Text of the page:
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The looming labor ‘shortage’ isn’t just a problem — it’s also an opportunity

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26.06.2017

Do we have a worker shortage? Maybe.

For months, I’ve planned to write a column on the future of the U.S. labor market. Stacked on my desk are reports on “the gig economy,” “independent workers,” “contingent workers,” “freelancers” and the like. All signify a new, less secure labor market. Workers won’t have long-lasting career jobs, as the old post-World War II employment model promised. Now it’s survival of the fittest. Workers who can adapt to constant change will thrive. As for everyone else, tough luck.

I never wrote that column.

The main reason is that I never felt certain that this widely prophesied labor market would prevail. Indeed, the postwar employment model might make a comeback. Demographics — the ongoing retirement of the massive baby-boom generation — would make experienced and competent workers prized resources. Because the labor force would be growing only slowly, many companies would try to stabilize their employment by offering career jobs with better wages and benefits.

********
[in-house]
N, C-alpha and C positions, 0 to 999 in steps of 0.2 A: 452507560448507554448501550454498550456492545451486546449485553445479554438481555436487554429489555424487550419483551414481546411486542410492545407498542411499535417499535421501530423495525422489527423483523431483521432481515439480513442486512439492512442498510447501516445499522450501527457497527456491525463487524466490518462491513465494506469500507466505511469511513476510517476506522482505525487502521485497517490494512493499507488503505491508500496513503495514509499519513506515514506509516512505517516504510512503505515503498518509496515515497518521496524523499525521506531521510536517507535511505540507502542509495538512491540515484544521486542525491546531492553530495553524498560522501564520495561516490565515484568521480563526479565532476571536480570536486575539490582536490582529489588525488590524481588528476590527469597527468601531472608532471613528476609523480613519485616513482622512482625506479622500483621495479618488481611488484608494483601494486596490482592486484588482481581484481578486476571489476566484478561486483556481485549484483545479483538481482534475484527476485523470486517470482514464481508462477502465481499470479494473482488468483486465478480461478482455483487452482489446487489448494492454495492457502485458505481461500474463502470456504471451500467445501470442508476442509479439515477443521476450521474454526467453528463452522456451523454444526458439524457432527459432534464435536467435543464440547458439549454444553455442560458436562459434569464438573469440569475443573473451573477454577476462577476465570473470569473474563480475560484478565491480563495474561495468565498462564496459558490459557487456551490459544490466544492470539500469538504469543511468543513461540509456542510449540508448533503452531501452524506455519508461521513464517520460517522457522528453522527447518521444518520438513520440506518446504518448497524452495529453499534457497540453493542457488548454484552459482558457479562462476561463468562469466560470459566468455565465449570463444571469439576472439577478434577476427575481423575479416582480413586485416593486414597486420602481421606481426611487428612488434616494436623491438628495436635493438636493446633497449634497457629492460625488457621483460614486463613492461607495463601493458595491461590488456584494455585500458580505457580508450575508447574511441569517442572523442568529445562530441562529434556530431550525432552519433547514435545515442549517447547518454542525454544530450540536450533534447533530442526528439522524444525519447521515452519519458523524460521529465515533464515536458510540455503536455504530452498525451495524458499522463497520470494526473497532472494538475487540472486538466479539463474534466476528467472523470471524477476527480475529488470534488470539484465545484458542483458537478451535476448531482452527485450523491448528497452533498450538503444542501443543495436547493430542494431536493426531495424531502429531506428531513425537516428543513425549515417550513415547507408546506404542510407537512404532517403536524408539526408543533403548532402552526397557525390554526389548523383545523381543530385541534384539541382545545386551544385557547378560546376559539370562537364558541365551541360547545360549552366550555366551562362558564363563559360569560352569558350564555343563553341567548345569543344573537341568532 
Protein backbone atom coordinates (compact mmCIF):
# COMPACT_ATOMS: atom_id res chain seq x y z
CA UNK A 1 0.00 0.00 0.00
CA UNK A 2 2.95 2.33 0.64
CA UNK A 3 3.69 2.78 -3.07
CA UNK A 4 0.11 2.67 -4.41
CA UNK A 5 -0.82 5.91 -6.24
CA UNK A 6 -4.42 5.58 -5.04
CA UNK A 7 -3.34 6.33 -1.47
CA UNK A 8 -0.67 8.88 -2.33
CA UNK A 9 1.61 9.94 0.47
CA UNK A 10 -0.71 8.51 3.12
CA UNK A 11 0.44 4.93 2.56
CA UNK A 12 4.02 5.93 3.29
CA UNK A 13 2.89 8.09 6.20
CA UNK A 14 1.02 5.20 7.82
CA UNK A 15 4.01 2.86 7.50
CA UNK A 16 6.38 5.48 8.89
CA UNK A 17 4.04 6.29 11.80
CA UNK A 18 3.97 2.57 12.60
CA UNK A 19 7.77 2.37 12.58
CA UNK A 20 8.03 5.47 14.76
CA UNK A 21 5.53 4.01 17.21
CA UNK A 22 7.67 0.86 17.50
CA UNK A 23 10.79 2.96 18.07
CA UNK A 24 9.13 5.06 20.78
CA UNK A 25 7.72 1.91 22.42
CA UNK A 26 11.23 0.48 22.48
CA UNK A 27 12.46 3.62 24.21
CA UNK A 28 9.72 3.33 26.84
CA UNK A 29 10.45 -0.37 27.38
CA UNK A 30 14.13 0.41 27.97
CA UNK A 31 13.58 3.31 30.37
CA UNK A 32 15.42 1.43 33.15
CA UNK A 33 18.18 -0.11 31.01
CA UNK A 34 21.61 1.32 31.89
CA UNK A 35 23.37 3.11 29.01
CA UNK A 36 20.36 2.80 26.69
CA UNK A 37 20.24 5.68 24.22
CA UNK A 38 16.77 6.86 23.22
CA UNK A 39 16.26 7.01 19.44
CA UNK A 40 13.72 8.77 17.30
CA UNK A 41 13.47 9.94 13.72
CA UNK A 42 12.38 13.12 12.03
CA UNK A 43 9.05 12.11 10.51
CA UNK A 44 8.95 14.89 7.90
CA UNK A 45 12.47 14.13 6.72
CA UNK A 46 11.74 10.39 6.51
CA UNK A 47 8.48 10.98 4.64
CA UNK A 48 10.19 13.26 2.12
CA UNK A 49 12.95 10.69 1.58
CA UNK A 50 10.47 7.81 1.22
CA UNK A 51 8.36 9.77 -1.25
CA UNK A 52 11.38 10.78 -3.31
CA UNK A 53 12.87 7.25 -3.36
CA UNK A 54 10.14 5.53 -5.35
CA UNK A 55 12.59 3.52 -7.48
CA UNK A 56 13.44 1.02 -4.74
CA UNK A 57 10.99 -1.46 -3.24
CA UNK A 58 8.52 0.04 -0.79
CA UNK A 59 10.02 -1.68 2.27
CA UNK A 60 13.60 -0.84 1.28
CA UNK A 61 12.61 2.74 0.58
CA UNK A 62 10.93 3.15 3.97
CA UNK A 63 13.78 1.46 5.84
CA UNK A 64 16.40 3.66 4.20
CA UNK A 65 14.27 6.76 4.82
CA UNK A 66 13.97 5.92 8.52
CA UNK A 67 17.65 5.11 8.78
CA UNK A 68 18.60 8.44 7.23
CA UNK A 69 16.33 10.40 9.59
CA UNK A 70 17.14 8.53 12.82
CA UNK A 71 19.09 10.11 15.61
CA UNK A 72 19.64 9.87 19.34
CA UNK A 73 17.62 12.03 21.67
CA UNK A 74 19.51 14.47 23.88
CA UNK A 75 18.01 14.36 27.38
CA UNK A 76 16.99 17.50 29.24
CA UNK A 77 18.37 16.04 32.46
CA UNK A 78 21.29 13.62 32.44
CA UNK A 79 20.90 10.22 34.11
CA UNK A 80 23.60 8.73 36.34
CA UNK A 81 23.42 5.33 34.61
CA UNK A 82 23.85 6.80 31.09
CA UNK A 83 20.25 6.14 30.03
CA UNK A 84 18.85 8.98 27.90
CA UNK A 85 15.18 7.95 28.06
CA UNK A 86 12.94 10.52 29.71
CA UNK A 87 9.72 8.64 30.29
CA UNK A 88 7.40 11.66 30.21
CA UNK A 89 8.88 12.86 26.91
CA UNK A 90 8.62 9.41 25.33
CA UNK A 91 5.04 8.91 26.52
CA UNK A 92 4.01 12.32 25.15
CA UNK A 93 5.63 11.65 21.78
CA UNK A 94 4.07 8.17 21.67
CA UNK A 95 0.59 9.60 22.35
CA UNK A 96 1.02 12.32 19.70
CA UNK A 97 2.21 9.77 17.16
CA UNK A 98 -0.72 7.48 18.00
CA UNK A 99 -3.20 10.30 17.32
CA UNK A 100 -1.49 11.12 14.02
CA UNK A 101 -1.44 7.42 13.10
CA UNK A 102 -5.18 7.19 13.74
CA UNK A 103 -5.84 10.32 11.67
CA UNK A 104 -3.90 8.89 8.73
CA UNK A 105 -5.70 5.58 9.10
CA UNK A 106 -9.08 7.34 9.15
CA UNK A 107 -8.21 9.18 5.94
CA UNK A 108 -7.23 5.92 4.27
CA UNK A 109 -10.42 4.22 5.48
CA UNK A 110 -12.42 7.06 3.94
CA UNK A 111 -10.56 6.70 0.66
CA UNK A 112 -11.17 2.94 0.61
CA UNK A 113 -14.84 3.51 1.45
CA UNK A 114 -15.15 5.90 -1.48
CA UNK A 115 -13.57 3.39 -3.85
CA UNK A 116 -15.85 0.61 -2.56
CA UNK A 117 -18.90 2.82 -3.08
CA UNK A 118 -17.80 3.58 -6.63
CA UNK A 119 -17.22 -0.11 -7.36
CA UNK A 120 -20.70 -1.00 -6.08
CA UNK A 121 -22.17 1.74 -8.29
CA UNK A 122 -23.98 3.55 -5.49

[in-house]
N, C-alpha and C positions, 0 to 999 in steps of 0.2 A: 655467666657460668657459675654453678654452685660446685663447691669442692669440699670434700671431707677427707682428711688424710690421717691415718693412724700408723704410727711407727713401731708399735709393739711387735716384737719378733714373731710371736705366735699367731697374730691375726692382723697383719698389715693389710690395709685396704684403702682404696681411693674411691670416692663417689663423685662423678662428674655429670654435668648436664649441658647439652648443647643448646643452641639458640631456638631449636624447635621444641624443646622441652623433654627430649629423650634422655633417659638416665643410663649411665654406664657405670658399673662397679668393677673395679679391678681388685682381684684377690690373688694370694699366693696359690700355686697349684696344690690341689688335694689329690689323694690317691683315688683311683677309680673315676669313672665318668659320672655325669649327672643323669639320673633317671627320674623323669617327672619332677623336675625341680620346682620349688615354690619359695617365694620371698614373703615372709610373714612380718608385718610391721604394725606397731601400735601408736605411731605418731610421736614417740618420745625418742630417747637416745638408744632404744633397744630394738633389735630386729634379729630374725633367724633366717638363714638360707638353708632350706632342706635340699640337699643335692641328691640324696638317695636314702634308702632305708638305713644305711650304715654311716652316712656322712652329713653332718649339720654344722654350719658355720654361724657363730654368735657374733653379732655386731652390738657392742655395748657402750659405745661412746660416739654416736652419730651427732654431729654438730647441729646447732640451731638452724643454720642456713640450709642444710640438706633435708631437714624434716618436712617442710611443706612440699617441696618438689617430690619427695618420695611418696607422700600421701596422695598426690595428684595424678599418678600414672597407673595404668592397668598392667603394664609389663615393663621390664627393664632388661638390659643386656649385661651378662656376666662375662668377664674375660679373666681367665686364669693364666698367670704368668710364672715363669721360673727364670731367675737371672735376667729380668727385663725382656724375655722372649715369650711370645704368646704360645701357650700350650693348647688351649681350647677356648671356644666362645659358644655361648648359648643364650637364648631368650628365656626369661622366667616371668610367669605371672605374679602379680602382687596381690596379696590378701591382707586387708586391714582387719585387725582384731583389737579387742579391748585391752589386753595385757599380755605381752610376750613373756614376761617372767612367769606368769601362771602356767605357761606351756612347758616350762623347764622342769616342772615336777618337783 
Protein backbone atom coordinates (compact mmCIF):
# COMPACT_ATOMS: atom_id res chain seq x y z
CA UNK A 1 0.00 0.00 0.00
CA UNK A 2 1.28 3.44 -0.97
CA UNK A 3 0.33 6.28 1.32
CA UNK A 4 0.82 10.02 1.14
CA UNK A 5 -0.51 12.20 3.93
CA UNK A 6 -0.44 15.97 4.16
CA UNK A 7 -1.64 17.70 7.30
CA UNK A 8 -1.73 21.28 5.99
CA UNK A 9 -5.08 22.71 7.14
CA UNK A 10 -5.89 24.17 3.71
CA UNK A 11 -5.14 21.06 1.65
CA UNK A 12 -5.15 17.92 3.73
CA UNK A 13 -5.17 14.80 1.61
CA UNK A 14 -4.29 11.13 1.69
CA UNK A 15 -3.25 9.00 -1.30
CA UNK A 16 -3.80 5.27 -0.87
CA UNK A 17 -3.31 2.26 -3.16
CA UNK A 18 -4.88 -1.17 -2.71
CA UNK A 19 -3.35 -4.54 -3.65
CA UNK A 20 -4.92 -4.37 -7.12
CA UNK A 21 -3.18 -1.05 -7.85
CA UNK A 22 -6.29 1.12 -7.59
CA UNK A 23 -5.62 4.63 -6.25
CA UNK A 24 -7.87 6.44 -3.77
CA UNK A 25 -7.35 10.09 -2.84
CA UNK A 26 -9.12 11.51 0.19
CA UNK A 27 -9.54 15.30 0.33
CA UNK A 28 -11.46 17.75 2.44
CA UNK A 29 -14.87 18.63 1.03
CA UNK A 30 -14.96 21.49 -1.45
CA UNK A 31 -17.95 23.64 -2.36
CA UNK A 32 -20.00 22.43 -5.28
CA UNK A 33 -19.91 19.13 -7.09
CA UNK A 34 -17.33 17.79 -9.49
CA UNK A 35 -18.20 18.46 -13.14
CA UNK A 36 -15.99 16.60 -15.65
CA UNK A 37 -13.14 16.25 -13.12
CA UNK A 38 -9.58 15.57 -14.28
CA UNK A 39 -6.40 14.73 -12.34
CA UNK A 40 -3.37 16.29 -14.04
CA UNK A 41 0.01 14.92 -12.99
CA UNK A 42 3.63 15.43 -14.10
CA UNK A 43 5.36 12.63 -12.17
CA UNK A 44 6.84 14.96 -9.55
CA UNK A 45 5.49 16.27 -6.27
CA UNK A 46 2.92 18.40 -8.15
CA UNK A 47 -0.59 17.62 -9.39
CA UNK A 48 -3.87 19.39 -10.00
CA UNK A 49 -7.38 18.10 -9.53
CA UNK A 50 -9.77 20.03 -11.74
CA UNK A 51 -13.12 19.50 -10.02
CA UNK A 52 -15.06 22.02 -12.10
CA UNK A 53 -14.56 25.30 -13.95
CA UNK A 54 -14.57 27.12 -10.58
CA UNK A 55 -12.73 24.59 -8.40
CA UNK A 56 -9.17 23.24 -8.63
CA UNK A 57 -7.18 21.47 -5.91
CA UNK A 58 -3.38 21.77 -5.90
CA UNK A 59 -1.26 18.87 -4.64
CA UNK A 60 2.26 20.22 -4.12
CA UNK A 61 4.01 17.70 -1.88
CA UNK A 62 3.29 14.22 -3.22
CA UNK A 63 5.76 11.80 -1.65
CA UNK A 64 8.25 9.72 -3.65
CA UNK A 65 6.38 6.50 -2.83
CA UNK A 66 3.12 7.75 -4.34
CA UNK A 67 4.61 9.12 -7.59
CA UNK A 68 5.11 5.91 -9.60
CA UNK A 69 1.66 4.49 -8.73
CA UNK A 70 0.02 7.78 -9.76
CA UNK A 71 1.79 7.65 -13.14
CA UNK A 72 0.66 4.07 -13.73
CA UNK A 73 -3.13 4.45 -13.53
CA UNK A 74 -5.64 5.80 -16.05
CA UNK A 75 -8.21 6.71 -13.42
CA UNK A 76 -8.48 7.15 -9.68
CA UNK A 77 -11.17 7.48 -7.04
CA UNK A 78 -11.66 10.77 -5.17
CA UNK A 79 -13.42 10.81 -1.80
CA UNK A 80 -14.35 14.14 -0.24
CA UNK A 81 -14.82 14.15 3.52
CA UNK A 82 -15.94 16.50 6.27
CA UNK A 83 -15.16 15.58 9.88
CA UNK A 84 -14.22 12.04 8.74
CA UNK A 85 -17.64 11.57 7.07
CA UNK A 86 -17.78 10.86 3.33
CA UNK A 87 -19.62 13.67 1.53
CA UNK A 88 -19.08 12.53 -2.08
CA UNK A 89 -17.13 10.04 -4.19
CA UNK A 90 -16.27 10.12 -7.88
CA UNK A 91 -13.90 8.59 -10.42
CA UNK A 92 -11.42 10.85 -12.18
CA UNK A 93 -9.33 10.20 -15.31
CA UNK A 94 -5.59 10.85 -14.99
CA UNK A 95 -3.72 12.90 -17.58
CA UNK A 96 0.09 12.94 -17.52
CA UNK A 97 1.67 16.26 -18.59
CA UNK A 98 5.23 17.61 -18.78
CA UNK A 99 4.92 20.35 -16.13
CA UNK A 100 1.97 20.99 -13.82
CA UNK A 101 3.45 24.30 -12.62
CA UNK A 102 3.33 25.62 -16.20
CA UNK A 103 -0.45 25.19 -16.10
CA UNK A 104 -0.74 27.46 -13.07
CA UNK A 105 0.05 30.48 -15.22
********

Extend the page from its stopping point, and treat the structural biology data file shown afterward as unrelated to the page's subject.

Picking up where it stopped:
I still don’t know which of these models will triumph: the first reflecting a management belief that workers must be hired and fired as business conditions dictate; the second based on the notion that good workers will be scarce for the foreseeable future and smart companies will do their best to train and retain them. But I do know two things.

First, market power is swinging from companies to workers. The supply of........

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